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Scottish Highland Dancers like myself spend years being reminded to point their toes, correct their positioning, and jump higher off the ground, but these technical corrections are only the surface of the things I learned through dance. When I was younger, I used to laugh when my teacher would tell me winning a medal was "just the icing on the cake" at a competition. Now, as a young adult, I find myself examining my personal qualities and being surprised by how many of them were a result of my years of lessons, training workshops, and competitions. This list is only a handful of those characteristics and lessons-learned, and I believe everyone, Highland Dancer or not, can relate to what I learned from my years of practicing and competitions.
You can be friends with your competition.
Even at a cutthroat dance championship, there's always a rush of warmth when a friendly face flashes you a smile and a "good luck." Separating oneself from the tense atmosphere where everyone wants to be the best can be difficult, but it has provided me with a sensation of relief in situations of job interviews, auditions, and at work. Each person around us in those circumstances is aiming to do their own personal best, just as we are. Whether these people become our friends or enemies is up to our mindset. We can choose to see our competition as our evil rivals, or as peers we can learn from. Highland Dancing has made me much more likely to choose the latter.
You can't always push through the pain.
So many Highland Dancers have had to face a difficult decision: whether or not an injury is bad enough to take them out of classes for the month. Sure, in some cases, being able to battle through mere exhaustion can show your strength, trying to fight pain can make things worth. As a recent grown-up, I've learned that some things, like jobs where you're treated like crap, or toxic friendships, are more exhausting than what they're actually worth. Knowing where to draw this line of emotional or physical tolerance, and being able to say "no more," is such a valuable skill.
There is a rich history behind everything in the world.
Who knew a sword could represent a life or death situation. It does in Scottish Highland Dancing. Literally. Anytime someone shares a weird fun fact in class, I get an urge to tell them the history of the Blue Bonnets (if you're unfamiliar, look into Scottish Dancing history, it's incredible stuff). The truth is, different cultures hold such value in their own symbols and art. Learning more about these trifles from one another can bring all of us a little closer and remind us of just how human we are.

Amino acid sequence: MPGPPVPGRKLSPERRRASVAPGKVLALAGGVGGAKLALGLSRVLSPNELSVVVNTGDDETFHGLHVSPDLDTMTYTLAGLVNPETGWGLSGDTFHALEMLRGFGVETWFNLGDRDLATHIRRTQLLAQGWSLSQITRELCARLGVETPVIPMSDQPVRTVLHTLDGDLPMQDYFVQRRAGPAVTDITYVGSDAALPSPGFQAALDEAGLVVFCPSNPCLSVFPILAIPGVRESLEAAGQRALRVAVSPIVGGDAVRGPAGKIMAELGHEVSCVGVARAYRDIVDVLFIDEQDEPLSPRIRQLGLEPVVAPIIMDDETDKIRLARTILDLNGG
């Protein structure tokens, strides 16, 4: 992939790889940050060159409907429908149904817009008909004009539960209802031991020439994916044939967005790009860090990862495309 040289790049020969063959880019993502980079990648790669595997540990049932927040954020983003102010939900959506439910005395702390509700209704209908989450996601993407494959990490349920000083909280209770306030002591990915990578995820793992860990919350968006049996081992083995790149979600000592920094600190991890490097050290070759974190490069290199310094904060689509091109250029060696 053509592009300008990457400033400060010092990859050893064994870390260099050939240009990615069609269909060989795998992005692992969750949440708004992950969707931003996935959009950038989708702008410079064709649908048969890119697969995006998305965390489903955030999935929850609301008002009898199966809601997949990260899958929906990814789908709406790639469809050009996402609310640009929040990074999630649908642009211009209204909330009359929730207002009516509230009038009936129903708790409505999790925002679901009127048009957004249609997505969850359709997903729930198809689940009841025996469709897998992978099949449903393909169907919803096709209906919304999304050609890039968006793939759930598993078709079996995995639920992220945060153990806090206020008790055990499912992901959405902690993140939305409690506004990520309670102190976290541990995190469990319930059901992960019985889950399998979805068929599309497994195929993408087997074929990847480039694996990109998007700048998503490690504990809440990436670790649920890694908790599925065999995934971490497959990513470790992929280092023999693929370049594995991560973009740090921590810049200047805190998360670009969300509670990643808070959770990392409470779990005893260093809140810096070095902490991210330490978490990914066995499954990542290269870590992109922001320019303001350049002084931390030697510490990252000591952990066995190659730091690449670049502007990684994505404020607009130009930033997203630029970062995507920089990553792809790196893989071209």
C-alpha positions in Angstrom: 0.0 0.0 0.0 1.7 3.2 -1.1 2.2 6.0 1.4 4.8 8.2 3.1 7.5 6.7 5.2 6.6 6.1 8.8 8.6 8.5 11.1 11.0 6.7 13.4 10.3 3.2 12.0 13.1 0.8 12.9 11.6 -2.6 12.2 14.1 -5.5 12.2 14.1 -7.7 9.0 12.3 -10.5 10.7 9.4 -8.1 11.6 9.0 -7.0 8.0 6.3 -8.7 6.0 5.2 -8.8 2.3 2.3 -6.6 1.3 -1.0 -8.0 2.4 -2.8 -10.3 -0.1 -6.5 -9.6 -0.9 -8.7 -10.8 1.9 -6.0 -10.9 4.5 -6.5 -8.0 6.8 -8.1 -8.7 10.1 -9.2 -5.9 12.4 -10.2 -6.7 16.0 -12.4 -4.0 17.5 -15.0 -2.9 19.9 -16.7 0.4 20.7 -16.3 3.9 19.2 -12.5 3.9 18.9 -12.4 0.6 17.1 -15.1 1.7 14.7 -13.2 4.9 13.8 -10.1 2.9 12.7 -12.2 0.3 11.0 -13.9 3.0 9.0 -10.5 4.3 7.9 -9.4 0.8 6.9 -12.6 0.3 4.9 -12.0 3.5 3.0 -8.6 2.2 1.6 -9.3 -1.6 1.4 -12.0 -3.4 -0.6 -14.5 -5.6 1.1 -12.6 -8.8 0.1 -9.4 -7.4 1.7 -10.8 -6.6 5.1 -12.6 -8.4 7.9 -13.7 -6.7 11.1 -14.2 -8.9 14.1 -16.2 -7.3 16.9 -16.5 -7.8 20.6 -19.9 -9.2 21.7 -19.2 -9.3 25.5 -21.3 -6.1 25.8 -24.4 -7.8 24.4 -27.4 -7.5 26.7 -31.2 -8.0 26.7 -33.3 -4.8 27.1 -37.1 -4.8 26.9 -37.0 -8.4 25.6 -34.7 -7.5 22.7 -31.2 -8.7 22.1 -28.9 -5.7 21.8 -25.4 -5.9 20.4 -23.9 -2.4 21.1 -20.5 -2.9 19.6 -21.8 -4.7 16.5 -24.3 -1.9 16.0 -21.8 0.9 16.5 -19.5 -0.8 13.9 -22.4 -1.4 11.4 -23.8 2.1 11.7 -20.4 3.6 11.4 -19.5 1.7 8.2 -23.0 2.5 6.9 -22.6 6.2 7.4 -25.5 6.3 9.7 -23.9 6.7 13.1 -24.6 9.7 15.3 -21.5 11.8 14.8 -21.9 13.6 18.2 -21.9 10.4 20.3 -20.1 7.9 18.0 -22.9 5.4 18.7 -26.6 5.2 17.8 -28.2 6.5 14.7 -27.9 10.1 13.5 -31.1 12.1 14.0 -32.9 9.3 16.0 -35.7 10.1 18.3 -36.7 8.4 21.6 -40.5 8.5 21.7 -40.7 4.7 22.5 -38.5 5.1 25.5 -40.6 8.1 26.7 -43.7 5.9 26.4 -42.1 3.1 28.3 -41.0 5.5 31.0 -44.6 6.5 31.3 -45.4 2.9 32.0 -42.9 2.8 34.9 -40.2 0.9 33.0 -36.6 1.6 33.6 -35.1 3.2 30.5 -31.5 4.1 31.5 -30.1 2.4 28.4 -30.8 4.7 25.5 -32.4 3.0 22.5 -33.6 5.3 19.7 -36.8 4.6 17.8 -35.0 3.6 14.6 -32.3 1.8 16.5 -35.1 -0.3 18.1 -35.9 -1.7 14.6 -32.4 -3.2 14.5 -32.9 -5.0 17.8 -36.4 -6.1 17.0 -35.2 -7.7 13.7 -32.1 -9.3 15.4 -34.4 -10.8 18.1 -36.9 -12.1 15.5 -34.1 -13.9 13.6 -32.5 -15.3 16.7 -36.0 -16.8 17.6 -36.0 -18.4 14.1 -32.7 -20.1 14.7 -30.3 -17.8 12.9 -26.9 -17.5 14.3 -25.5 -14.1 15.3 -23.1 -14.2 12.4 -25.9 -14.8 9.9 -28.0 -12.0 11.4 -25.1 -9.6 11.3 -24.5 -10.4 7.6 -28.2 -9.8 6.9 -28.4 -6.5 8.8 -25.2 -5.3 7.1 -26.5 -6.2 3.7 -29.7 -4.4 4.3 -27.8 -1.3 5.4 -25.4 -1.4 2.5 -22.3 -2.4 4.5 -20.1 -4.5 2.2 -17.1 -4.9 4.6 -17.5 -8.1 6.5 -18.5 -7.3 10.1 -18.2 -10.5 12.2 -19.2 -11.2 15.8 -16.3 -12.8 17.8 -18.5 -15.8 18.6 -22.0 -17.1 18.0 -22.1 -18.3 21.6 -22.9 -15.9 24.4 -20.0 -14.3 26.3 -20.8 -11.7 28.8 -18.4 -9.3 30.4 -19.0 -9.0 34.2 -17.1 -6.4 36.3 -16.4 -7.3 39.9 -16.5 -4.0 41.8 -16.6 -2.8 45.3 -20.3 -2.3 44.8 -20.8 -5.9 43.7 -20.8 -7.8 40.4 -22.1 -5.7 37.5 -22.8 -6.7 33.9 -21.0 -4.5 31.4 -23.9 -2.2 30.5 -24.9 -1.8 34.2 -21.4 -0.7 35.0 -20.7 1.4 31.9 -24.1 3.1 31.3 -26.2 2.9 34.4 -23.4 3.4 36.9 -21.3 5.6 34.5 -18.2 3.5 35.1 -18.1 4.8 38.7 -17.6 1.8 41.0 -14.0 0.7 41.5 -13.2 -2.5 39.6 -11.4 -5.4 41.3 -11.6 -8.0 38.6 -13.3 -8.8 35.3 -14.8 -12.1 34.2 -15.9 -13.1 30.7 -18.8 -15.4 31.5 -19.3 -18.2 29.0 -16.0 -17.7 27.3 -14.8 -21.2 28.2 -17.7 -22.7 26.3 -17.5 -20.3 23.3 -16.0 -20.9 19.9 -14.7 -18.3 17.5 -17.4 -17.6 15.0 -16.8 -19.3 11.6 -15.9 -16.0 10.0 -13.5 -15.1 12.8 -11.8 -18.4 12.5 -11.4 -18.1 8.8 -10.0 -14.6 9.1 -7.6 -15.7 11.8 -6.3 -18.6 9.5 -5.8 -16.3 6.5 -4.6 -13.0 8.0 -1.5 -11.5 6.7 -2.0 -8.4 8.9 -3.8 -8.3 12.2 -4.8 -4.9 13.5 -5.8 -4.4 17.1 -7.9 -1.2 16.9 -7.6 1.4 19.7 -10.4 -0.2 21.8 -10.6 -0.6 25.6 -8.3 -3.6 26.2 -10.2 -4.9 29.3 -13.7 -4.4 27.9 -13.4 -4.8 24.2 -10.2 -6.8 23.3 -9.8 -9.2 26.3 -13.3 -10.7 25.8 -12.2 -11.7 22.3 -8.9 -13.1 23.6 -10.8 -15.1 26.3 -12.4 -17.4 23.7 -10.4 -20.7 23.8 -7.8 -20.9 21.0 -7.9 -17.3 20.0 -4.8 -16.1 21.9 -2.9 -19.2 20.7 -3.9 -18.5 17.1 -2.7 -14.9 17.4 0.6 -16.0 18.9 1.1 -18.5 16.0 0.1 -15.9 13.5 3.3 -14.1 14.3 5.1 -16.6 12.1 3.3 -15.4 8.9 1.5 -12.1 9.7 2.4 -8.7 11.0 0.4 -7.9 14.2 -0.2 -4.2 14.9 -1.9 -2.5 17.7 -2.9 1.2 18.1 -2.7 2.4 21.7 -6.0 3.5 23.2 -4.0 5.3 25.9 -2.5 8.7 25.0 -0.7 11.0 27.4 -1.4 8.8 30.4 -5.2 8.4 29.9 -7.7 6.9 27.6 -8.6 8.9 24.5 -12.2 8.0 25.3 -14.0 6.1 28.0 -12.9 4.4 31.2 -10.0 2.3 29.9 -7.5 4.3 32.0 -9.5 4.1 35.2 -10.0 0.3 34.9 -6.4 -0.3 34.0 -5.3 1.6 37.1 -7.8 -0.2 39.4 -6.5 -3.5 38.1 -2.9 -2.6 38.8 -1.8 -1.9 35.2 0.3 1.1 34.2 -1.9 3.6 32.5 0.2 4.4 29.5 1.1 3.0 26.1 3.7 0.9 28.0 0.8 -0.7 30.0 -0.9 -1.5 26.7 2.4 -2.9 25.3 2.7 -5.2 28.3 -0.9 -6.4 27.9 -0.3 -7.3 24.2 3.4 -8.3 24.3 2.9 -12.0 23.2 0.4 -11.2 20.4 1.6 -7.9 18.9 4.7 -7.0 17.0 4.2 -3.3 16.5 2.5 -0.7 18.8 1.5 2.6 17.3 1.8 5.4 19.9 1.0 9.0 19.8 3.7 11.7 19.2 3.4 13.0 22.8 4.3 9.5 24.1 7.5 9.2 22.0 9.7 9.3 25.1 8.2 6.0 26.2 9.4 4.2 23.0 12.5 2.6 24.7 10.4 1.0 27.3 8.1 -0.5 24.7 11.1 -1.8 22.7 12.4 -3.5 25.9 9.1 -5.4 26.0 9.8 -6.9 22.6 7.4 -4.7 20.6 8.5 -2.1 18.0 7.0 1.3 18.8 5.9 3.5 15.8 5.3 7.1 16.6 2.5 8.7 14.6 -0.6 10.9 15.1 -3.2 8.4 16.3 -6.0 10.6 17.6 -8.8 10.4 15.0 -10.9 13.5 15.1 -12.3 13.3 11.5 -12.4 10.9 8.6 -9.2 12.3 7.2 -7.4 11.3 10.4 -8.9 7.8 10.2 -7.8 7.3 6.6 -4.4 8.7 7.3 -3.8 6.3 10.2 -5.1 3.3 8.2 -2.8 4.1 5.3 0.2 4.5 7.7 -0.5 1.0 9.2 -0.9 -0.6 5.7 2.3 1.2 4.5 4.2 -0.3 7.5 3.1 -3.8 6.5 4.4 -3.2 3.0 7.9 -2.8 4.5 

You can't prepare for everything.
Thunderstorms at an outdoor competition with no tents. Being late to a performance due to a traffic jam. Sometimes, there's nothing you can do, but that's okay. At that competition, you took a deep breath and carried on. You can do the same when you're late to work, when you lose something important, when your presentation partners don't show up to class. Keep calm and Strathspey on.
Hard work is more important than talent.
There will always be that one dancer that seemingly came out of the womb doing 180-degree leaps. A secret you learn after years of dancing and competing: they don't matter. All of us have the potential to be extraordinary in our own way, even without those picture-perfect highcuts. The process of self-evaluation, goal-setting, and efficient practice time will get you further ahead than a dancer who has it all sorted out at their first beginner competition. That persistence will carry you so far in school, in your career, and in life.
Making a mistake isn't the end of the world.
Okay, so, kicking the sword you're dancing over is... embarrassing. And kicking it at a major championship in front of a world-class judge? Yikes. You messed up. The secret Highland Dancers learn? It's alright! Sure, getting through the Sword effortlessly makes you look good, but so does kicking it and not running off the stage crying (oh, but don't worry fellow Scottish dancers, we have all been there at least once). The best display of character is how you handle your mistakes, and Highland Dancers, more often than not, keep smiling, bow at the end of the bagpipes' tune anyways, and carry on with poise and grace.
Once you're a Highland Dancer, you're always a Highland Dancer. I'll always feel my heart warm when I find an opportunity to brag about how I dance over swords and wear pounds and pounds of wool in 80 degree heat outdoors at summer competitions. It's been a few years since I've regularly attended lessons and practiced, but to me, it doesn't matter. I am a Scottish Highland Dancer, and I am oh so proud of the fact.
If you found yourself appreciating the important lessons on this list, whether you're a Highland Dancer or not, be sure to share it with your friends! Happy Highcutting, and don't forget to point your toes.